This improvement will result in reduced latency, better network utilization, and higher reliability in the transmission of data packets.

Yet another enhancement in Wi-Fi 7 is in the way data packets are translated into analog signals for broadcast. Wi-Fi 6/6E can transmit 10 bits of data per modulation symbol, a technology known as 1024-QAM. (QAM is short for Quadrature Amplitude Modulation, and 1024 is 2 to the 10th power).

On Wi-Fi 7, each symbol can carry 12 bits of data (4096/4K QAM, or 2 to the 12th power) — for a 20% increase in the data rate on the new standard.

Like 6G, it will enable many kinds of new experiences.

Compared to its predecessor wireless standards, Wi-Fi 7 will allow for faster speeds, better multi-device WiFi connections, and much lower latency on compatible devices.

All of that combined should result in much richer digital experiences: virtual reality gaming from anywhere, extended-reality (XR) presentations and interactions, and 4K or 8K content streams (think cloud gaming in 8K).

These new experiences will be possible without network interruptions, even if others in your household are gaming or streaming content, thanks to Wi-Fi 7’s wider channels and unmatched ability to maintain connections with multiple devices.

What’s even more exciting are the new technologies that Wi-Fi 7 will open up. Imagine low-cost new devices in the IoT category offering precise monitoring and management of environmental conditions. Incredible new apps that extend the functionality of your smartphone. Or live broadcasts of content (like sporting events) enhanced with analytics features that you can customize.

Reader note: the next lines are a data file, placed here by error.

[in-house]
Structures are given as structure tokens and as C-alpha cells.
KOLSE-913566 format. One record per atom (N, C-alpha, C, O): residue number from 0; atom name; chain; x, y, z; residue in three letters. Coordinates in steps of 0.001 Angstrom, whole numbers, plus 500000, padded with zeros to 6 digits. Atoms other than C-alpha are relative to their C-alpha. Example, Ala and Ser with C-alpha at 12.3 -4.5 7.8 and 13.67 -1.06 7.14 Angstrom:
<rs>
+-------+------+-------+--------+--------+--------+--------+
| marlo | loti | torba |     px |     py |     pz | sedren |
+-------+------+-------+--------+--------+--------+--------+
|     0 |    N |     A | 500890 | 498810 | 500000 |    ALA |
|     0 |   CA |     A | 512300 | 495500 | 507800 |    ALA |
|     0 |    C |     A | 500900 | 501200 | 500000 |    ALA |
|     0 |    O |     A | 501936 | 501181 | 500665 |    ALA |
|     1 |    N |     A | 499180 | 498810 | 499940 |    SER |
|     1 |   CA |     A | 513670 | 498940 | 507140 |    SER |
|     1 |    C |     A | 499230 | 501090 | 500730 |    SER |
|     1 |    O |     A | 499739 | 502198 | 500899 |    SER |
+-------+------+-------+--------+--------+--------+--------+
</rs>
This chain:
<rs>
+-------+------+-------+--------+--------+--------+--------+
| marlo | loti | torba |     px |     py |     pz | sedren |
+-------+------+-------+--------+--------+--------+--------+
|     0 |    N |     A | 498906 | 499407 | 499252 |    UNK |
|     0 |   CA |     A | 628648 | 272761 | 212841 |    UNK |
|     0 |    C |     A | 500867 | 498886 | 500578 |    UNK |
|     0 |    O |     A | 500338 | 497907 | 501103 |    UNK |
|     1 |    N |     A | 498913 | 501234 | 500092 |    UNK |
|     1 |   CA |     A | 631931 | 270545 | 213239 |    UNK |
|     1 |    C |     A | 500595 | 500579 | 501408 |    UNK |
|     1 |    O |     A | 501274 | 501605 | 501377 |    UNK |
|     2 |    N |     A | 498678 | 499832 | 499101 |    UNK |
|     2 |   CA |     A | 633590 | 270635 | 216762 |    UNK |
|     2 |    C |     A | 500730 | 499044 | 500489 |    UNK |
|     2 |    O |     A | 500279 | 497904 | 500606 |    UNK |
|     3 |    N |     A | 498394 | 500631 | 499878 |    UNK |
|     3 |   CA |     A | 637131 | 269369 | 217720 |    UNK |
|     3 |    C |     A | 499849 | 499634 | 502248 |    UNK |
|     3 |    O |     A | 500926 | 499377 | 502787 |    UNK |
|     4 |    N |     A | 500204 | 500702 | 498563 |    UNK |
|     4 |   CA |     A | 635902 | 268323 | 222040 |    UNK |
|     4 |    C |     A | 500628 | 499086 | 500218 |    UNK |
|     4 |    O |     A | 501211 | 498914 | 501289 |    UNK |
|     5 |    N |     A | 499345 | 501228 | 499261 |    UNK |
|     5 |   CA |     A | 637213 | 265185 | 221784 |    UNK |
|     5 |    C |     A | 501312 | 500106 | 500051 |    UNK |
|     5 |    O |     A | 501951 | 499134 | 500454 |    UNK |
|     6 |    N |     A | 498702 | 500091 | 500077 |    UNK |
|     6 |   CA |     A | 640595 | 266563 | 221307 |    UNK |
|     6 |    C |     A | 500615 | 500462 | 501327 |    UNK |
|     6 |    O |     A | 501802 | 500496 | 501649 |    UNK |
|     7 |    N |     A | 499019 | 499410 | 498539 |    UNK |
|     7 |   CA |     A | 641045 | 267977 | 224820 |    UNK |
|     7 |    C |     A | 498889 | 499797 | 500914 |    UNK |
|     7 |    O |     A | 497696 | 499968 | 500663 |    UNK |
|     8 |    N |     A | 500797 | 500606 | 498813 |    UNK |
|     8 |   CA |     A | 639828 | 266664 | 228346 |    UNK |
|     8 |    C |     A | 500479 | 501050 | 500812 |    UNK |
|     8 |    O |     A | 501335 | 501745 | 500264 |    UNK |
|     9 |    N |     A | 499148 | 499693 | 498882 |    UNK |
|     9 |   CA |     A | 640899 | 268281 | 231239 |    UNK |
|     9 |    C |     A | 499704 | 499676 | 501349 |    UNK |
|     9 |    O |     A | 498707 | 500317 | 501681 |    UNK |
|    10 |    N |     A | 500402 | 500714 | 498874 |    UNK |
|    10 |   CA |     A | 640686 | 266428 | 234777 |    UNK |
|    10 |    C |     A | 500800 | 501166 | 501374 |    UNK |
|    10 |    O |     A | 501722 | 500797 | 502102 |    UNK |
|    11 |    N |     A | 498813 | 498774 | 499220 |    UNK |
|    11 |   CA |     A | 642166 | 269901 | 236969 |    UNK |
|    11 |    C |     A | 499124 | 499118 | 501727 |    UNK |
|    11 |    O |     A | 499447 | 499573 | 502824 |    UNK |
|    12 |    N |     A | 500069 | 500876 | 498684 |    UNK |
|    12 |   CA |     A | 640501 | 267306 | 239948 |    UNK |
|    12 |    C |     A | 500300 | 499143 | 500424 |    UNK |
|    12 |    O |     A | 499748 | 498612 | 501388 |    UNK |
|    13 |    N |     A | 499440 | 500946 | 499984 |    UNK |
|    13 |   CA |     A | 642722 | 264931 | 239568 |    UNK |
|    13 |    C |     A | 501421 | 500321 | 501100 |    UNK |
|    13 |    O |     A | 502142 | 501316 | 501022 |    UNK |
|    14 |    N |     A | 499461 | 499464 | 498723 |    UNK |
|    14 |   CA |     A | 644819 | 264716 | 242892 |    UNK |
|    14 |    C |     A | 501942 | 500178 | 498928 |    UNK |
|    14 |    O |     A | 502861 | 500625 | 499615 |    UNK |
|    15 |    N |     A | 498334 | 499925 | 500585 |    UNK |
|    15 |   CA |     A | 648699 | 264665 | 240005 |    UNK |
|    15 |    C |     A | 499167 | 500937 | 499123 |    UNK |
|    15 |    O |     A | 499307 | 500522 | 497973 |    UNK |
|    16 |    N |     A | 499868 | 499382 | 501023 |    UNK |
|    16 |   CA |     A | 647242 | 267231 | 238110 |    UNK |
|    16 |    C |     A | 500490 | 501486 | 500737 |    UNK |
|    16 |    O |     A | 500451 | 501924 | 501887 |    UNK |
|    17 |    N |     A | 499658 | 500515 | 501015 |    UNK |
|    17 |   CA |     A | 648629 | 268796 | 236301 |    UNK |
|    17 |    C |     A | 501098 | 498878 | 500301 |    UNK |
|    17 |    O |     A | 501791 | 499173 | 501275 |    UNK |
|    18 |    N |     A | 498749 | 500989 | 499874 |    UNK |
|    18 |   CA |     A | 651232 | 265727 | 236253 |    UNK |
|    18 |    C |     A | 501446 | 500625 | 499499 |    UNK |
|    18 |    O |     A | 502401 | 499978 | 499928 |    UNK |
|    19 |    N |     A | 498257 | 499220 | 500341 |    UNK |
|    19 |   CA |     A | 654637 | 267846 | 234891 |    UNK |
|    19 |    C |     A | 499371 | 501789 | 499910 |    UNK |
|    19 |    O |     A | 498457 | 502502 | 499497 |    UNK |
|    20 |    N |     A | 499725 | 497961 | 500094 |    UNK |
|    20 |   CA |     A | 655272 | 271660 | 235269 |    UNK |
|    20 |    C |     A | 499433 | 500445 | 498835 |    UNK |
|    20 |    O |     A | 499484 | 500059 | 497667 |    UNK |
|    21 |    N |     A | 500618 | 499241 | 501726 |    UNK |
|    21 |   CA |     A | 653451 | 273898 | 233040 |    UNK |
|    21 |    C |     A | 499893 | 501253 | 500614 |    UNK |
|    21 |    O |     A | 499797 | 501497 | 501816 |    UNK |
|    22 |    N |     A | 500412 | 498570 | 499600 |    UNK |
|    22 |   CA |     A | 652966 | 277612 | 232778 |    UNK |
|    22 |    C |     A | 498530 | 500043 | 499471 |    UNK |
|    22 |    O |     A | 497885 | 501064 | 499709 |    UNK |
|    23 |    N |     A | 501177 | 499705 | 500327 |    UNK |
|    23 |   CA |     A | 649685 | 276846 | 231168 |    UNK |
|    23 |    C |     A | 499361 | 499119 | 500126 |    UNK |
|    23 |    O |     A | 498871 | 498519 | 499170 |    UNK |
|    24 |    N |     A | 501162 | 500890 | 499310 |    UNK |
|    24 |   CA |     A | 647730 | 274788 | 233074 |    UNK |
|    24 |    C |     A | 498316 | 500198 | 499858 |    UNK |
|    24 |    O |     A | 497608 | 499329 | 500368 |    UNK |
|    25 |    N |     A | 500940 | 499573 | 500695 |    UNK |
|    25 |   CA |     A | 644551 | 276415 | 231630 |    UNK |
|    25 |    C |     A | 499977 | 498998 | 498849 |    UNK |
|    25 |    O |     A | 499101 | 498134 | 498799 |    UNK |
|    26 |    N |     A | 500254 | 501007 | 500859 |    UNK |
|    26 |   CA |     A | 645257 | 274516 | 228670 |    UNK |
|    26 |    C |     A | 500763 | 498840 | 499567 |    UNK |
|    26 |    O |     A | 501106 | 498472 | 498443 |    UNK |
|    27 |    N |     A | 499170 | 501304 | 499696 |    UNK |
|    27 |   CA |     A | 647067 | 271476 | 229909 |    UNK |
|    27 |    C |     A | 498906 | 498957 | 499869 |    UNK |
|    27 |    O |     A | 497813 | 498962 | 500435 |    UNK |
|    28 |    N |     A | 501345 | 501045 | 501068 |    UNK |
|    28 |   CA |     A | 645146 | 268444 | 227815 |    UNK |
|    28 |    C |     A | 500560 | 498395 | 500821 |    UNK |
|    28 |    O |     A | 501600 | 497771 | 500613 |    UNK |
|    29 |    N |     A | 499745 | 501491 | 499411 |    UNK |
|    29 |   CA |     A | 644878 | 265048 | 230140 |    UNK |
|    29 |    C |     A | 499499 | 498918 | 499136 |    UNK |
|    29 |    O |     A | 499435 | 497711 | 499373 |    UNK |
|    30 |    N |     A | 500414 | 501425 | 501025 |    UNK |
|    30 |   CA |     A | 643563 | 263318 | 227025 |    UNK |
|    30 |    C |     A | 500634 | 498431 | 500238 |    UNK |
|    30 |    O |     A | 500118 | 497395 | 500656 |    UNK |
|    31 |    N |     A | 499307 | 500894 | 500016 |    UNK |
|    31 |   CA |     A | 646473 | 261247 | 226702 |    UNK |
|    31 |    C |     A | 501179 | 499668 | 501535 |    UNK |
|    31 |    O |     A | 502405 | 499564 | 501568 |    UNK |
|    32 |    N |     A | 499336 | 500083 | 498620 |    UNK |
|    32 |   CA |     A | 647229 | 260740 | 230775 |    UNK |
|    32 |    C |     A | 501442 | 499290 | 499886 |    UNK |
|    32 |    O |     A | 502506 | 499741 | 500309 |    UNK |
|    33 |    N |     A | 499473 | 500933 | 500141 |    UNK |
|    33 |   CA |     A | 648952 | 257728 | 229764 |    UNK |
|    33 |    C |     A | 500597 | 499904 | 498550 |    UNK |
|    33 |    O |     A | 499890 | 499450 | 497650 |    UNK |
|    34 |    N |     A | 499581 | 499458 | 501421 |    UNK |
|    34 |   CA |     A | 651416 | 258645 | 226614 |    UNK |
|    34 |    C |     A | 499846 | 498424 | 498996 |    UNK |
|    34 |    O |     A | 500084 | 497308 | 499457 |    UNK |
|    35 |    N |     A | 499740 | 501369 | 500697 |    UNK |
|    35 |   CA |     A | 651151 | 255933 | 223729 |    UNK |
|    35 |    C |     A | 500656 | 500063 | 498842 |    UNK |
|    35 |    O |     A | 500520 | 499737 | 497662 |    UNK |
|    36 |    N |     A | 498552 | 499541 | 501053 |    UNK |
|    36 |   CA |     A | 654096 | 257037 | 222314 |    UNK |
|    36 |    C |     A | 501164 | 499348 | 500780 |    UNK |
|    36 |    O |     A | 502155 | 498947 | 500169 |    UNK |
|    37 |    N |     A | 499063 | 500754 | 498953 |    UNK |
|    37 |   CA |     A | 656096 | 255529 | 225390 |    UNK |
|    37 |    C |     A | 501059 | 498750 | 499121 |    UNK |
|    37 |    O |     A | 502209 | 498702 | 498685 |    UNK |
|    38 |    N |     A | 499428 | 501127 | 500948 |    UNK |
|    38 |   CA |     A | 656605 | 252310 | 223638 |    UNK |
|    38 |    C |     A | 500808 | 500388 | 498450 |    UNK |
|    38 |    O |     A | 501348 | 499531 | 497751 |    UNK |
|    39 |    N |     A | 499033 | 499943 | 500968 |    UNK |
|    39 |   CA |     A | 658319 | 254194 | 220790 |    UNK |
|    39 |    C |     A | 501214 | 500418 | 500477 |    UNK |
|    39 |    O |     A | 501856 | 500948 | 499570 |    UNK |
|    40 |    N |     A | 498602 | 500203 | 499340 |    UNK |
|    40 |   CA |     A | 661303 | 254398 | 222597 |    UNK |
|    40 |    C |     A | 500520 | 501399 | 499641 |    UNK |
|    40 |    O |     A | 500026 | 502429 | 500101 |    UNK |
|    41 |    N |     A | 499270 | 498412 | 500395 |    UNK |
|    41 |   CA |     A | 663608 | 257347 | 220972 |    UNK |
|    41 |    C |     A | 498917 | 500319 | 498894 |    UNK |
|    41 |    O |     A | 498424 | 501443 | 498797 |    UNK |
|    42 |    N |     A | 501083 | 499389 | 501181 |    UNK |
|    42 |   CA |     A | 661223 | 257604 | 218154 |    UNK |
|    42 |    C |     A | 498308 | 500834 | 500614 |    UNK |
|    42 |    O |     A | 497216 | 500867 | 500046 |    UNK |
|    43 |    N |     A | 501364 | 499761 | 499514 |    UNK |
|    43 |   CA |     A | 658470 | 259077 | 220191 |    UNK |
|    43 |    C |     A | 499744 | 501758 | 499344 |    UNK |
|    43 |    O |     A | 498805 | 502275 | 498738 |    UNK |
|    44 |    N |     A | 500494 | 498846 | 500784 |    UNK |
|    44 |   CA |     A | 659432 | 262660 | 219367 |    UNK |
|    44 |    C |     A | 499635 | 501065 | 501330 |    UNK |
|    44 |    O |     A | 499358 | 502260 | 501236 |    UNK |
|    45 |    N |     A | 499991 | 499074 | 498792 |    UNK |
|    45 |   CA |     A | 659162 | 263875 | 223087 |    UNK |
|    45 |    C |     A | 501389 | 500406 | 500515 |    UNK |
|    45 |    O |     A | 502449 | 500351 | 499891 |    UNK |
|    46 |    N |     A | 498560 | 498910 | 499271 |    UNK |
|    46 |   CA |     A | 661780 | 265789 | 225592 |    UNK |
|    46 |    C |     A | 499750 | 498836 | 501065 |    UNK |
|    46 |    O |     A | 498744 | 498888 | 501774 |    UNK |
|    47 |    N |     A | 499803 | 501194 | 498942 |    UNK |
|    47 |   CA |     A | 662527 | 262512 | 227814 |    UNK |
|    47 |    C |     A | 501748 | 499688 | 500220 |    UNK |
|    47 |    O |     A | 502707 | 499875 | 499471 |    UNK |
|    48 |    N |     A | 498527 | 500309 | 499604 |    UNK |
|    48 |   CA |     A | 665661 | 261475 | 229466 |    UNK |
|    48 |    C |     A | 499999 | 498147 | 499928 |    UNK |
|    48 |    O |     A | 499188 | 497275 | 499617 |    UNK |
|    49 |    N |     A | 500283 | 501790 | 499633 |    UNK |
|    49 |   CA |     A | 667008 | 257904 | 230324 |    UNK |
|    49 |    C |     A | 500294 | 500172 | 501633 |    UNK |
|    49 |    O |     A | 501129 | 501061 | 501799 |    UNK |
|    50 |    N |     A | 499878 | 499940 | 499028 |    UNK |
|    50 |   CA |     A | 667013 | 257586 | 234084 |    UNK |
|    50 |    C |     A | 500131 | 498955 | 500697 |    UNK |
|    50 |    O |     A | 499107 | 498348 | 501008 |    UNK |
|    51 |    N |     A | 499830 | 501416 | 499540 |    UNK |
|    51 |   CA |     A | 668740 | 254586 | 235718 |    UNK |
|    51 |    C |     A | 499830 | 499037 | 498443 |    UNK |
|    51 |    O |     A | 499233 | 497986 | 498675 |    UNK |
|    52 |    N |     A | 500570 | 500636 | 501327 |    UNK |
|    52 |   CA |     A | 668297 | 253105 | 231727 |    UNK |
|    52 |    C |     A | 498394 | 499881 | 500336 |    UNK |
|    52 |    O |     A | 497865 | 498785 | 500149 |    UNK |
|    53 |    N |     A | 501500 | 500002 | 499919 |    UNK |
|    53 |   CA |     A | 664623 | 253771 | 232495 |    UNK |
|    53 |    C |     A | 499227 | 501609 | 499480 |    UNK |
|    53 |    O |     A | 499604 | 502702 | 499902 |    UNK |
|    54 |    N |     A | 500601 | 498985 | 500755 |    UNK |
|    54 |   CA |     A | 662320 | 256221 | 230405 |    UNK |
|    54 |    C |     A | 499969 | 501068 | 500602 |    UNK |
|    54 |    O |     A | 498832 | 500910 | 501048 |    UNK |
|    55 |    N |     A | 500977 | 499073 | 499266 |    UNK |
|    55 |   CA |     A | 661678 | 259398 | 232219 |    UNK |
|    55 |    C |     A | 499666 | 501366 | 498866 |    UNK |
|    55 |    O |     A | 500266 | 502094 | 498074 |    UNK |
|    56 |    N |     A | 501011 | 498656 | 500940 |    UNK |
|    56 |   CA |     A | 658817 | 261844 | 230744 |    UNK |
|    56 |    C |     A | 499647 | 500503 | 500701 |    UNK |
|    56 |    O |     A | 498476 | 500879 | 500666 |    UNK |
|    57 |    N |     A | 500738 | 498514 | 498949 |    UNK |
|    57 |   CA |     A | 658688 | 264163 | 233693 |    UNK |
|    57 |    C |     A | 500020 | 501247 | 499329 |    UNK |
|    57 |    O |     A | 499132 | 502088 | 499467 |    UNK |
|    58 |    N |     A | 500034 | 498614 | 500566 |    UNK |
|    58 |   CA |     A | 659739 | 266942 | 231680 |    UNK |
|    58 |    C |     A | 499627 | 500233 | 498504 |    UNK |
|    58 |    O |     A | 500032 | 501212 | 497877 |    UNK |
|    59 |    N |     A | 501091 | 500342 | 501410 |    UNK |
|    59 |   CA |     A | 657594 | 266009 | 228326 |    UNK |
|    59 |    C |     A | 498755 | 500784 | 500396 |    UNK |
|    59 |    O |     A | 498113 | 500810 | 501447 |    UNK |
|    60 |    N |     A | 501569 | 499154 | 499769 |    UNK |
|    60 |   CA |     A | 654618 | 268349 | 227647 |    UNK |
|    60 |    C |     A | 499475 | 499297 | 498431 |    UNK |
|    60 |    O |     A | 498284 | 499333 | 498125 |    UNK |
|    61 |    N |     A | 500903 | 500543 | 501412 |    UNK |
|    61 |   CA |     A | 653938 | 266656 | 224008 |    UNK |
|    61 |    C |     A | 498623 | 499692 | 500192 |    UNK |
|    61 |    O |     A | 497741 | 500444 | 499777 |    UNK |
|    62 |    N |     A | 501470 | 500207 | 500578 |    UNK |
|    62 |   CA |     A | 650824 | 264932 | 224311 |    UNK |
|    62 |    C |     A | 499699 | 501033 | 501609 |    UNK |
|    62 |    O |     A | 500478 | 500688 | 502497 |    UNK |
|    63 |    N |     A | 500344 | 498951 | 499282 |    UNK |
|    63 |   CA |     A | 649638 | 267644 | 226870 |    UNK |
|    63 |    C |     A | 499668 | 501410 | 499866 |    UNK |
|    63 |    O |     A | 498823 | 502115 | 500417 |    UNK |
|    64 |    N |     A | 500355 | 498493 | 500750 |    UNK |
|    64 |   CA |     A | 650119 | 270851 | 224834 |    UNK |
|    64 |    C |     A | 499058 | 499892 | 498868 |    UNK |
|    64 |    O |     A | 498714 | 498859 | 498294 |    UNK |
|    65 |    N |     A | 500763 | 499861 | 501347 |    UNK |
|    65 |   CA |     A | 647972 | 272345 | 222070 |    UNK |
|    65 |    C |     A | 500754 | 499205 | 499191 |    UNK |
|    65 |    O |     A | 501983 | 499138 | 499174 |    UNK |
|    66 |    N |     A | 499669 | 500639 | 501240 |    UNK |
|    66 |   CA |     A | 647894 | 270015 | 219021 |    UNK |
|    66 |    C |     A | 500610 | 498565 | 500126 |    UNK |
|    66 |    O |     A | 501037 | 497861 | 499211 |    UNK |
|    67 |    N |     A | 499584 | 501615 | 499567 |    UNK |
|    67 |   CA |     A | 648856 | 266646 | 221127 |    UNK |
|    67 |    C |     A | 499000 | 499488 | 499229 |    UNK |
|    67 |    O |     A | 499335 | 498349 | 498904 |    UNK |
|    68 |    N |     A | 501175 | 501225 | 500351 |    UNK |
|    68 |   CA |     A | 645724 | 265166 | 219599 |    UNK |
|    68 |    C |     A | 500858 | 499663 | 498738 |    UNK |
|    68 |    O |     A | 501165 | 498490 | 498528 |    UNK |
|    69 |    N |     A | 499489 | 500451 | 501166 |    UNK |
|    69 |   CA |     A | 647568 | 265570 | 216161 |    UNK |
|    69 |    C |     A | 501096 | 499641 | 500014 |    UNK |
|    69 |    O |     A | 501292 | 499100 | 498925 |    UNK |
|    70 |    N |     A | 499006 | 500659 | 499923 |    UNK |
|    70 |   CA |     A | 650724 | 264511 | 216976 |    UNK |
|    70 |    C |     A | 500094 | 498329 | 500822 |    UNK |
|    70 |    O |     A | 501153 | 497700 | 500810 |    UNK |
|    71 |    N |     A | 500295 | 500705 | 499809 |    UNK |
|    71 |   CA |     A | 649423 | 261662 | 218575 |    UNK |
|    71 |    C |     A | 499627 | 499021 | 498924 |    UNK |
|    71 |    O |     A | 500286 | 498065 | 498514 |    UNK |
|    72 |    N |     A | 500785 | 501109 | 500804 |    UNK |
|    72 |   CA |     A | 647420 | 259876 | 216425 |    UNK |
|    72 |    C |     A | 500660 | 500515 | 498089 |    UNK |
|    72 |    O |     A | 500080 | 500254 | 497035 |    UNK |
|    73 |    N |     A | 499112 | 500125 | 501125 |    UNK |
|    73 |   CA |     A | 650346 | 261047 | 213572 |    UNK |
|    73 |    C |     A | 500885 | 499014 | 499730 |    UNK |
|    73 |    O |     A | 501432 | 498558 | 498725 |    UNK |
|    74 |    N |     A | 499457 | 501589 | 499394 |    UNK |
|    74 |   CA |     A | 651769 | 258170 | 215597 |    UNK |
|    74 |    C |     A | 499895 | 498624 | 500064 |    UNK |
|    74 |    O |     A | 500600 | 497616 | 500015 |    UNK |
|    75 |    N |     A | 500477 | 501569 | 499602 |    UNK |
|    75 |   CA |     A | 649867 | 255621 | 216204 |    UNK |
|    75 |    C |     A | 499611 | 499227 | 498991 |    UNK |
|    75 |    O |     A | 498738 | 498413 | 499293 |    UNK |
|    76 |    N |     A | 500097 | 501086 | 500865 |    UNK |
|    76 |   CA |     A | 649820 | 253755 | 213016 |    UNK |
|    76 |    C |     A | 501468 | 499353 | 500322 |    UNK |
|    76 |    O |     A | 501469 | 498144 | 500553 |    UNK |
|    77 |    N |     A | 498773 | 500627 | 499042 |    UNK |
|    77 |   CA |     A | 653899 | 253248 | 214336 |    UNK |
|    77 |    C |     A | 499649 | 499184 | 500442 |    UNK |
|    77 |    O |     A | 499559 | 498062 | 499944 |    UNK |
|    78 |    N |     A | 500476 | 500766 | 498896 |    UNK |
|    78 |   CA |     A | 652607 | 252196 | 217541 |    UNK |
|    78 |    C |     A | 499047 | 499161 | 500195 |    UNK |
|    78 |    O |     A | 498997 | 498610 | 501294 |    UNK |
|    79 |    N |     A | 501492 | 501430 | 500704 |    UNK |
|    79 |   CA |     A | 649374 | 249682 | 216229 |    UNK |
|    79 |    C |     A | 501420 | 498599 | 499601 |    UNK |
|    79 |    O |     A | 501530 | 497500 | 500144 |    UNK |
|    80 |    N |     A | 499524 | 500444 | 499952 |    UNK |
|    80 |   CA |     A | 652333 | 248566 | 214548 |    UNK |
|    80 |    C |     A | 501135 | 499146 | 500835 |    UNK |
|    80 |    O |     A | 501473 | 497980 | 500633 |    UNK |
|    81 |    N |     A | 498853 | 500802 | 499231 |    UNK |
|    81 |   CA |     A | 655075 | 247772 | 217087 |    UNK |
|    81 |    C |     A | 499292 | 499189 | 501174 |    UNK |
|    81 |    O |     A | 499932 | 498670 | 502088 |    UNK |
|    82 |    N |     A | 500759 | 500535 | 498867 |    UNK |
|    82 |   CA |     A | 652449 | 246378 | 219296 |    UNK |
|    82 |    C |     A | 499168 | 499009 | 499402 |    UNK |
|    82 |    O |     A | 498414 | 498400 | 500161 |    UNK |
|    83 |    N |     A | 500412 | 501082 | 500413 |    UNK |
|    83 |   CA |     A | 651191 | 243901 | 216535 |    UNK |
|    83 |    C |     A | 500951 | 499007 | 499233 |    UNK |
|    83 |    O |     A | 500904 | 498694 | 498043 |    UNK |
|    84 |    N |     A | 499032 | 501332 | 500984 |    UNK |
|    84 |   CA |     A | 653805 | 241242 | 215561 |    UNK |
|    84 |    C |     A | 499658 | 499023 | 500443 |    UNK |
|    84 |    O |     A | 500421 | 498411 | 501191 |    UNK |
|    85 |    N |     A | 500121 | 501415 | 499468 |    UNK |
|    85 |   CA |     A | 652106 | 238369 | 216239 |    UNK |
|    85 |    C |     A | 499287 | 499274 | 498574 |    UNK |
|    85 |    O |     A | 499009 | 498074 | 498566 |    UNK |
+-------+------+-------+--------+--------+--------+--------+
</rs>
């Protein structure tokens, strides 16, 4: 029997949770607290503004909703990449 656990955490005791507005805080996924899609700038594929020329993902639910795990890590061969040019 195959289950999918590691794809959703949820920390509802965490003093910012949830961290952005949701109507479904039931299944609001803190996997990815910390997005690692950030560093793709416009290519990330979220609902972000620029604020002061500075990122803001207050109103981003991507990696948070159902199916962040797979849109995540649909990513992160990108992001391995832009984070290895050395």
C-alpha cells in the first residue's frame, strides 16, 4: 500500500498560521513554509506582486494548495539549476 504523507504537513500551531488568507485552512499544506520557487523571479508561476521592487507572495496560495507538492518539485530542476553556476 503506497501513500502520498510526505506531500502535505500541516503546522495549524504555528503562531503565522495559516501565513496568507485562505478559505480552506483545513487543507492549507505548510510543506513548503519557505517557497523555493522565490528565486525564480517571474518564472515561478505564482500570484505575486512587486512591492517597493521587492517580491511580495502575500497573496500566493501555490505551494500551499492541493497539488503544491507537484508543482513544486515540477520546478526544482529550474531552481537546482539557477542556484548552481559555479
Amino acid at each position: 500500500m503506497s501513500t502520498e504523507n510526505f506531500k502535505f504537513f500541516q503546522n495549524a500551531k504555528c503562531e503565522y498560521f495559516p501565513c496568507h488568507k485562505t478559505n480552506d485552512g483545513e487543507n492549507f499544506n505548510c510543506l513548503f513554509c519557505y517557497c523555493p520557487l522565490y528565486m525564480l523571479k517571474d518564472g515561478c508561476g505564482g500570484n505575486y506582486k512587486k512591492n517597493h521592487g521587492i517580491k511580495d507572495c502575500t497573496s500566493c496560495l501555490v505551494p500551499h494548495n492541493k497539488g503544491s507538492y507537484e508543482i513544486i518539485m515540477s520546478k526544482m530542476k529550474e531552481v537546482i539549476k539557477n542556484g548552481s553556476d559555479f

Really, the sky will be the limit with Wi-Fi 7 — especially when paired with 6G. For the first time, we’ll have truly global networks for communication, interaction, public safety, medicine, and more.

Despite all of these benefits, it might be too early to upgrade.

Are you sold on this new generation of WiFi technology with its faster connections and higher throughput? Well, you may just want to hold your horses on an upgrade.

While a handful of Wi-Fi 7 APs are available now, they’re expensive. More importantly, there aren’t any Wi-Fi-7-capable client devices on the market. Some devices with Qualcomm’s FastConnect 7800 system-on-a-chip do theoretically have Wi-Fi 7 support, but it’s not currently active (an example being the OnePlus 11 smartphone).

The reason for that is that the Wi-Fi 7 standard hasn’t yet been officially finalized by the Wi-Fi Alliance. Part of why you’re hearing about it now is simply device manufacturers looking to build hype.

As HighSpeedInternet.com points out, Wi-Fi 5 followed a similar pattern of jumping the gun several years ago. “We saw ‘Wave 1’ devices arrive in stores before the Wi-Fi 5 spec was even finalized, followed by ‘Wave 2’ devices three years after Wi-Fi 5 went gold,” the website says.

Expect Wi-Fi 7 to be finally final sometime in 2024. Until then, your best bet is to keep using the network tech you have, bearing in mind that Wi-Fi 6E should be plenty fast for every current application.

Photo by Bill Jelen on Unsplash.